War in Ukraine

Children and families in Ukraine face unimaginable fear and destruction. Childhoods are abruptly disrupted. Families are torn apart. Millions of Ukrainian children risk growing up without the care they need, now more than ever.  


The war in Ukraine is disrupting the lives of millions of children, denying their human rights, and driving families apart. The situation is particularly desperate for children who lack parental care, and many more children are at risk of losing it. An entire generation of children risk growing up without the care they need.



SOS Children’s Villages has launched an emergency programme to support children and families in SOS Children's Villages programmes, as well as the many thousands of children in foster care, kinship care, boarding schools and residential institutions.

Our regional Ukraine emergency response and longer-term actions are:

  • Immediate support to children - and their families – in foster, kinship care and state residential institutions. Some 2879 children and their foster parents supported by SOS Children’s Villages in Ukraine have been relocated to various SOS Children’s Villages associations in Europe. Efforts are now underway, in cooperation with local partner organizations, to provide food, supplies, psychosocial support, and relocation of other children in state residential institutions, as well as in foster and kinship care families.
  • Aid to refugees. Teams in neighbouring countries, including SOS Children’s Villages Poland and SOS Children’s Villages Romania, are scaling up efforts to receive refugees.
  • Strengthen families in the future. In the long-term, we will work with partners to support families to recover and rebuild. 



The war has shattered the child protection system in Ukraine. Among the most at risk are the almost 100,000 children in institutions such as orphanages and boarding schools. It was an established fact, even before the war, that institutional care can harm children’s wellbeing and development, as it lacks the nurturing care and emotional support of a family environment. Under the current crisis, institutions are becoming alarmingly understaffed and challenged to provide primary care, psycho-social support, and assistance to children with disabilities. As a result, children in these settings are exposed to a heightened risk of violence and neglect and are isolated with very low chances to be evacuated.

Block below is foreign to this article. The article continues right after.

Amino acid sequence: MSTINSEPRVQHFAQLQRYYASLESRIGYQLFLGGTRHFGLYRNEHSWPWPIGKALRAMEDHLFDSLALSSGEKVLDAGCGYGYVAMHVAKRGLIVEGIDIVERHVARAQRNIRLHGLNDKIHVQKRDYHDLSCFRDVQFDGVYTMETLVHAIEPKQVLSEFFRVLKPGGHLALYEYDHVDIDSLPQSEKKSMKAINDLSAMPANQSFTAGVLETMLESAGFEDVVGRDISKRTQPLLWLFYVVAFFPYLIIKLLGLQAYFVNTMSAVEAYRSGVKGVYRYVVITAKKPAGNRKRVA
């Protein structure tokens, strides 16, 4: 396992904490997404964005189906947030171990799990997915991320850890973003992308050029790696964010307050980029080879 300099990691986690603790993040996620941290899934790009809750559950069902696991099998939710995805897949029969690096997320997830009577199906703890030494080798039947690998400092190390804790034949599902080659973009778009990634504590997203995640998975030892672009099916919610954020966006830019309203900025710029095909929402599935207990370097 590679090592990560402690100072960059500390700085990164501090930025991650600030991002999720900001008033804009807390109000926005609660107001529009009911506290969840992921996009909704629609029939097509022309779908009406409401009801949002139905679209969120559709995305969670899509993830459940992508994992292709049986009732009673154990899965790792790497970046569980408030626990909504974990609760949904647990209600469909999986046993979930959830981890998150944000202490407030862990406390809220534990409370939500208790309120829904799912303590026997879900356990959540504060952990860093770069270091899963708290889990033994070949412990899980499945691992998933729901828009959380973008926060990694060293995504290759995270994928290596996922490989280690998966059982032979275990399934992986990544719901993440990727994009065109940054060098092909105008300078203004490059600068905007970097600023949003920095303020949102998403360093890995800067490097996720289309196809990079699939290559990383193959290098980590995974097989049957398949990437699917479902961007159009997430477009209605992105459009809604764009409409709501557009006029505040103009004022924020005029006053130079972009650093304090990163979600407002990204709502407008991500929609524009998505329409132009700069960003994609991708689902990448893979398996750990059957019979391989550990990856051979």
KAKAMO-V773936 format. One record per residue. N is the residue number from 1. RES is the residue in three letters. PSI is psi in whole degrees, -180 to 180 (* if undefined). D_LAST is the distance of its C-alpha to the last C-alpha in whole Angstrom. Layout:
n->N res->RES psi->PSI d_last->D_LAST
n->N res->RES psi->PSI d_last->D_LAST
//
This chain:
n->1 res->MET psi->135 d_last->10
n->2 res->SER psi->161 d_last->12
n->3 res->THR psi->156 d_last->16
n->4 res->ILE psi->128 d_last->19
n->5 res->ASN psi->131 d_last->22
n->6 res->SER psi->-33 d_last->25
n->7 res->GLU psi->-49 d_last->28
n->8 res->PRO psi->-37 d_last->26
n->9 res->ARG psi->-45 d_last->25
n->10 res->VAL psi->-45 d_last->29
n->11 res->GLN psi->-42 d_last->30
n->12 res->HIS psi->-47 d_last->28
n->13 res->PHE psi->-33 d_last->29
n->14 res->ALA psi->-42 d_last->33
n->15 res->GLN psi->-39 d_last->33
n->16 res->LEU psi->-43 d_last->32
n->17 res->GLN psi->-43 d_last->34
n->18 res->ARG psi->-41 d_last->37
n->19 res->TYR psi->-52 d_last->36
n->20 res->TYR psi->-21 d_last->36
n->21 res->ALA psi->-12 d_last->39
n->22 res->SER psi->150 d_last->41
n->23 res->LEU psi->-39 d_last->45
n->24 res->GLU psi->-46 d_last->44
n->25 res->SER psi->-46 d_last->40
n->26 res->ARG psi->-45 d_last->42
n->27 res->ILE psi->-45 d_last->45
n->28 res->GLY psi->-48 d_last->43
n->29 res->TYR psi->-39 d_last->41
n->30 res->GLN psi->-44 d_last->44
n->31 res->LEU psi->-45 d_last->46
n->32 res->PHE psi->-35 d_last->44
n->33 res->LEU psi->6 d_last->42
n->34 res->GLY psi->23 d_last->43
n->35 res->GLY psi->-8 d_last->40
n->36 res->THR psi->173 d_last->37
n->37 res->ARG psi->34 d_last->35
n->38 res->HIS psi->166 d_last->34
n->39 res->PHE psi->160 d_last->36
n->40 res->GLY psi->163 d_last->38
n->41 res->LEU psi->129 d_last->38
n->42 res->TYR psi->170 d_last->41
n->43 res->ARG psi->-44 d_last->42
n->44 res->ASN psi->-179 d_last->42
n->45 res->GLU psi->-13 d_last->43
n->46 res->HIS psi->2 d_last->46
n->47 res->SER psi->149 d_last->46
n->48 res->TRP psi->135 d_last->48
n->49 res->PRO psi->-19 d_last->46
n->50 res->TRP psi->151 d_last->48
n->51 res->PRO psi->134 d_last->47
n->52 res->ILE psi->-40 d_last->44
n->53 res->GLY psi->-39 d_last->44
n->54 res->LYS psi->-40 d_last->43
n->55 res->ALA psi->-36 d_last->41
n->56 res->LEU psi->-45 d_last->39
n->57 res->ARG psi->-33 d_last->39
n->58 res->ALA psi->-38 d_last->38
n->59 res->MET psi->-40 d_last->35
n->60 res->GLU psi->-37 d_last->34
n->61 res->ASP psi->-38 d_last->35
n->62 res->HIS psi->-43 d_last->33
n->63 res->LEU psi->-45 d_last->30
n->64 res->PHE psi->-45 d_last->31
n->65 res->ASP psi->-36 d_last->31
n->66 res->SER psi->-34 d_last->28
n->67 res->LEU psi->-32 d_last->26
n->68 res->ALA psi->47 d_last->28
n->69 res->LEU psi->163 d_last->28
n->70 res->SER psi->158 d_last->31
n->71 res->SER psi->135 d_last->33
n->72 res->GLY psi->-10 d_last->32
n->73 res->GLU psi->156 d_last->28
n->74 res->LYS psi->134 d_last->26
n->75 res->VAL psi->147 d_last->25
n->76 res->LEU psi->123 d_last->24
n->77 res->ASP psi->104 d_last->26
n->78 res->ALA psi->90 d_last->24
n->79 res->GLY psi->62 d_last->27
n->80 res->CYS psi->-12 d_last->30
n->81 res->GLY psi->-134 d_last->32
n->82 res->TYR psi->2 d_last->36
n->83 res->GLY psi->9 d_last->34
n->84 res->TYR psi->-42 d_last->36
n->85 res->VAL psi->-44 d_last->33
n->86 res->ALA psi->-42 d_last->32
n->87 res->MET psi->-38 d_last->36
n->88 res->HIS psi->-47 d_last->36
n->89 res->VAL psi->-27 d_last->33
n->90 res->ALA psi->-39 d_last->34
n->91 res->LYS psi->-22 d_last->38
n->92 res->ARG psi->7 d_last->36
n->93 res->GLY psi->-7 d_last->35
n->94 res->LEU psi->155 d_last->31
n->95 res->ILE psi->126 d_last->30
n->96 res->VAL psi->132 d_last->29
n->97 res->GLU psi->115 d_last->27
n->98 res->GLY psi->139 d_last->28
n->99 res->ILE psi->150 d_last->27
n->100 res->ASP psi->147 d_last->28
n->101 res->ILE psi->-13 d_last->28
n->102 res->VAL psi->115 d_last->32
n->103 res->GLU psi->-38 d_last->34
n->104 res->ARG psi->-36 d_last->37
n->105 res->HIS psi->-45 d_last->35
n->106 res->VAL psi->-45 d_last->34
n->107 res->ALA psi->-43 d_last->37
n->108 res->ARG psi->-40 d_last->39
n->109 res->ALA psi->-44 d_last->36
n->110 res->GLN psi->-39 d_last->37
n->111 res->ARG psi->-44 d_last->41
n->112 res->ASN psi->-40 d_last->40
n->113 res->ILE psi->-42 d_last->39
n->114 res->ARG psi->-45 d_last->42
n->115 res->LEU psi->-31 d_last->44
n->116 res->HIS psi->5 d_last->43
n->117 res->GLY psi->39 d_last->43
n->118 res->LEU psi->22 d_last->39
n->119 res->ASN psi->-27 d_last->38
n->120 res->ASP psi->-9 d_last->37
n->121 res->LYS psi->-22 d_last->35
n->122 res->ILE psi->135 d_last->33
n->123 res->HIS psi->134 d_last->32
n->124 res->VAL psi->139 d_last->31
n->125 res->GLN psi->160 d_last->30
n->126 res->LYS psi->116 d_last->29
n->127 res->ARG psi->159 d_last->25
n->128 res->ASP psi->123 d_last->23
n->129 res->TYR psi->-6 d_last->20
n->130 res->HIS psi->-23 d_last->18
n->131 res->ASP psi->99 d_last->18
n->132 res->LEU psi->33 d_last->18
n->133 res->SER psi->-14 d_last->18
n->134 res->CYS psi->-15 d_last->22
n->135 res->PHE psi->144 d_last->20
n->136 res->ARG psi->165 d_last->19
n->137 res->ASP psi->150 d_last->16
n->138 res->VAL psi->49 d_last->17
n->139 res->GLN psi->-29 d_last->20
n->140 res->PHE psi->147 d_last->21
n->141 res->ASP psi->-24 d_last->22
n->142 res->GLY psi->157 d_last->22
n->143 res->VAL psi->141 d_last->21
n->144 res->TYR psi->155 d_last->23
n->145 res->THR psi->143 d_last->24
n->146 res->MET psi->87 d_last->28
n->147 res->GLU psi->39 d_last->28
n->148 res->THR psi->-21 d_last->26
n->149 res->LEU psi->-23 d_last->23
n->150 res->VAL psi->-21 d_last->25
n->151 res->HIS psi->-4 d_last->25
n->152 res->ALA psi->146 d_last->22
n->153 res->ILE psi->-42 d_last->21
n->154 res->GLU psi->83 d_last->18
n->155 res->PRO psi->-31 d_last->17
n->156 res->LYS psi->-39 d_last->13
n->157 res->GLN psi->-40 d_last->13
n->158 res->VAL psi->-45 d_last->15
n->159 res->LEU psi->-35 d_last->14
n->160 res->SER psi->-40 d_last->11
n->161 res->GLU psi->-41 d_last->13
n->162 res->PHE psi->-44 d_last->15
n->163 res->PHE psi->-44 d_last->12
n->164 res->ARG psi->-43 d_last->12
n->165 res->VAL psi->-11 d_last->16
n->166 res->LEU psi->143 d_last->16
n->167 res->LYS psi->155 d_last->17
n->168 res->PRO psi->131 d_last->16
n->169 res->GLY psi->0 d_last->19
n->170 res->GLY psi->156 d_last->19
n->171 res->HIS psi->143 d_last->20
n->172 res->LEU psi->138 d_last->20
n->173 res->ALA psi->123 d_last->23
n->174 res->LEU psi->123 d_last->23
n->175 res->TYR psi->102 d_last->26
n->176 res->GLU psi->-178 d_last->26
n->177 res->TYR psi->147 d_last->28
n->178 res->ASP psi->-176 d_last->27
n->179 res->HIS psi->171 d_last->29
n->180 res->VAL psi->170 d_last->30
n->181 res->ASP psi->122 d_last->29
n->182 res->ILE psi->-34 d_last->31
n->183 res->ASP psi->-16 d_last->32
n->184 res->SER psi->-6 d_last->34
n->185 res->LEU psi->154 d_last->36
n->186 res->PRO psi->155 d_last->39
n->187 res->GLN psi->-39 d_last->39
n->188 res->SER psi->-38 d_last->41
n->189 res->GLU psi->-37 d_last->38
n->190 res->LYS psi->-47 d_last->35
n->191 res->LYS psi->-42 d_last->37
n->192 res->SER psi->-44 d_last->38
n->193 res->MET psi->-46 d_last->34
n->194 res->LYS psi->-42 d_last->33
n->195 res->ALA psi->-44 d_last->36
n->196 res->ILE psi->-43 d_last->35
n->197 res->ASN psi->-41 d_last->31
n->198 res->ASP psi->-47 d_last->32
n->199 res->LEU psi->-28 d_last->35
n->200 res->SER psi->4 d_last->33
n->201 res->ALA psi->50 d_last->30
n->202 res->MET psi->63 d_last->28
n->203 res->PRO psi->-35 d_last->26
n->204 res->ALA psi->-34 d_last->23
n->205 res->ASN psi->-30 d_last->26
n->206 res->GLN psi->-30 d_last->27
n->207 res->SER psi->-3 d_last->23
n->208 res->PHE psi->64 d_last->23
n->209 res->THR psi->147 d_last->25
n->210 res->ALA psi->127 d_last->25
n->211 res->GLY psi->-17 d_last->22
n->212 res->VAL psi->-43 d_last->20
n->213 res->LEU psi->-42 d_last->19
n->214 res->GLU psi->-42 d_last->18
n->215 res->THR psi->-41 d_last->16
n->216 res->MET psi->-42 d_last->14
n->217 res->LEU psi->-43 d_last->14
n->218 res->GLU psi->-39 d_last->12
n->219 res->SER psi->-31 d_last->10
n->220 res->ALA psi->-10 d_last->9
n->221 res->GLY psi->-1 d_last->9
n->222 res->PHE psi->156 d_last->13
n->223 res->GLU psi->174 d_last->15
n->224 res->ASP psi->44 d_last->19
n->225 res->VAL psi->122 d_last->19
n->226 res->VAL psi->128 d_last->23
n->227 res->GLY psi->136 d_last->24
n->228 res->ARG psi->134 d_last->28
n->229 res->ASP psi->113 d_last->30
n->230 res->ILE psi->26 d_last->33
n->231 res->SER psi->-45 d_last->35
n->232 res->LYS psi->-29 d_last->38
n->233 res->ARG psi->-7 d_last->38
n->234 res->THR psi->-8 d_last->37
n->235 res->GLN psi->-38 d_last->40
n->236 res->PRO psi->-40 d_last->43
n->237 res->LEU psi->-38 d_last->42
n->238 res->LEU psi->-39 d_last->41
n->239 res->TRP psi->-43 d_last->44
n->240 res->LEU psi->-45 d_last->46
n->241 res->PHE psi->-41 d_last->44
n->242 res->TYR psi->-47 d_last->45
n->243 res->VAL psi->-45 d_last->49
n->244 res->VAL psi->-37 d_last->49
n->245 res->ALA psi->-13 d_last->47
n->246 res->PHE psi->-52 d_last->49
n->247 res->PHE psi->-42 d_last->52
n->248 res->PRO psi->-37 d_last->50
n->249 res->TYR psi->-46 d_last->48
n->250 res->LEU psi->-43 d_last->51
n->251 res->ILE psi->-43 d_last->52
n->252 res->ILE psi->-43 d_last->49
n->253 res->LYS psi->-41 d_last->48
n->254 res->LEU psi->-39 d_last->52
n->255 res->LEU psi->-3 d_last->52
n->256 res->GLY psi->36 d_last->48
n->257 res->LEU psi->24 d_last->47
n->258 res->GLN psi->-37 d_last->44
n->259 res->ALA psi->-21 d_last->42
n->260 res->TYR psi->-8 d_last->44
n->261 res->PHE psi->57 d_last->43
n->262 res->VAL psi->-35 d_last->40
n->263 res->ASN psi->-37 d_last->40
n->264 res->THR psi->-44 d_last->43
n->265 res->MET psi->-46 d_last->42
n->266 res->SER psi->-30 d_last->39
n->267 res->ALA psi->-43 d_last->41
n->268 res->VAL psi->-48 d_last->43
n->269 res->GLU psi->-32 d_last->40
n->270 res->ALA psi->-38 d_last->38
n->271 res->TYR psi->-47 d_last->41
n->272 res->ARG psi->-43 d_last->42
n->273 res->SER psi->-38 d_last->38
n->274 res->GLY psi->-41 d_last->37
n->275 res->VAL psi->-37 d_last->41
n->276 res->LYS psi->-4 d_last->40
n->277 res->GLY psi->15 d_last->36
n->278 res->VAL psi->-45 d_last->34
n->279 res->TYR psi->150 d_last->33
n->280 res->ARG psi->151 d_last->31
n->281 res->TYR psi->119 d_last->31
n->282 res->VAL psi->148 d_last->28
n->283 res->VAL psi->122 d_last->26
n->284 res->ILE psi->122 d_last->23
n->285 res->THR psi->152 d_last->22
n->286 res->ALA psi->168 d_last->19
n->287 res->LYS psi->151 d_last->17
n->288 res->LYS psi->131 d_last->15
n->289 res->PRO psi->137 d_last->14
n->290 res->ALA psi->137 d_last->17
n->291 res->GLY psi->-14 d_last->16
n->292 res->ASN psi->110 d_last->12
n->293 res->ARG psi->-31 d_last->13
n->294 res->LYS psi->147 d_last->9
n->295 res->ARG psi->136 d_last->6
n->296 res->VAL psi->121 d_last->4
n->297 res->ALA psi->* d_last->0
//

We appeal for an immediate cessation of hostilities until a ceasefire has been negotiated. We ask to prioritize the care and protection of children and the respect of their human rights

We also call on the international community and like-minded partners to join hands to ensure that children who have lost parental care and those at risk of losing it keep safe and receive the dedicated care they need.

We believe interventions should focus on the following five priorities:


  • Maintenance of humanitarian corridors and enforcement of the rules of international humanitarian law in armed conflicts that are relevant to children
  • Immediate evacuation of children in institutions on the frontline in between the conflicting armed forces in Ukraine.
  • Provision of vital humanitarian aid, including mental health and psycho-social support to children affected by the war and their families or alternative care professionals, both within the Ukrainian territory and neighbouring countries.
  • Provision of refuge and quality emergency care to all children and adults fleeing the war.
  • Medium to long term plans for children to access their right to quality care and protection, both in Ukraine and in countries receiving displaced children. This includes reconstruction of disrupted child protection, alternative care and education systems.

Positions and joint statements on Ukraine


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